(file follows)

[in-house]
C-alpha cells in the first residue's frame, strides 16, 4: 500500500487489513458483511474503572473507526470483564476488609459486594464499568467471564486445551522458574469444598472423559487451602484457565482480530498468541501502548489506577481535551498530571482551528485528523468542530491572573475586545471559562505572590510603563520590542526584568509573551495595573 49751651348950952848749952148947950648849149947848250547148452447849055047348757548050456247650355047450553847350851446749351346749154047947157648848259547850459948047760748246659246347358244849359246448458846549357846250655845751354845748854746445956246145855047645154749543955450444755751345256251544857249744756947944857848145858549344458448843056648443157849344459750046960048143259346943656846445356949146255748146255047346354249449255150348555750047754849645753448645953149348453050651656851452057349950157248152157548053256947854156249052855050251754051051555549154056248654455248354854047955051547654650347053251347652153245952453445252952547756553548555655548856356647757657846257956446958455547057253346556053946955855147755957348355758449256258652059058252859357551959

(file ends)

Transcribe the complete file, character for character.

[in-house]
C-alpha cells in the first residue's frame, strides 16, 4: 500500500487489513458483511474503572473507526470483564476488609459486594464499568467471564486445551522458574469444598472423559487451602484457565482480530498468541501502548489506577481535551498530571482551528485528523468542530491572573475586545471559562505572590510603563520590542526584568509573551495595573 49751651348950952848749952148947950648849149947848250547148452447849055047348757548050456247650355047450553847350851446749351346749154047947157648848259547850459948047760748246659246347358244849359246448458846549357846250655845751354845748854746445956246145855047645154749543955450444755751345256251544857249744756947944857848145858549344458448843056648443157849344459750046960048143259346943656846445356949146255748146255047346354249449255150348555750047754849645753448645953149348453050651656851452057349950157248152157548053256947854156249052855050251754051051555549154056248654455248354854047955051547654650347053251347652153245952453445252952547756553548555655548856356647757657846257956446958455547057253346556053946955855147755957348355758449256258652059058252859357551959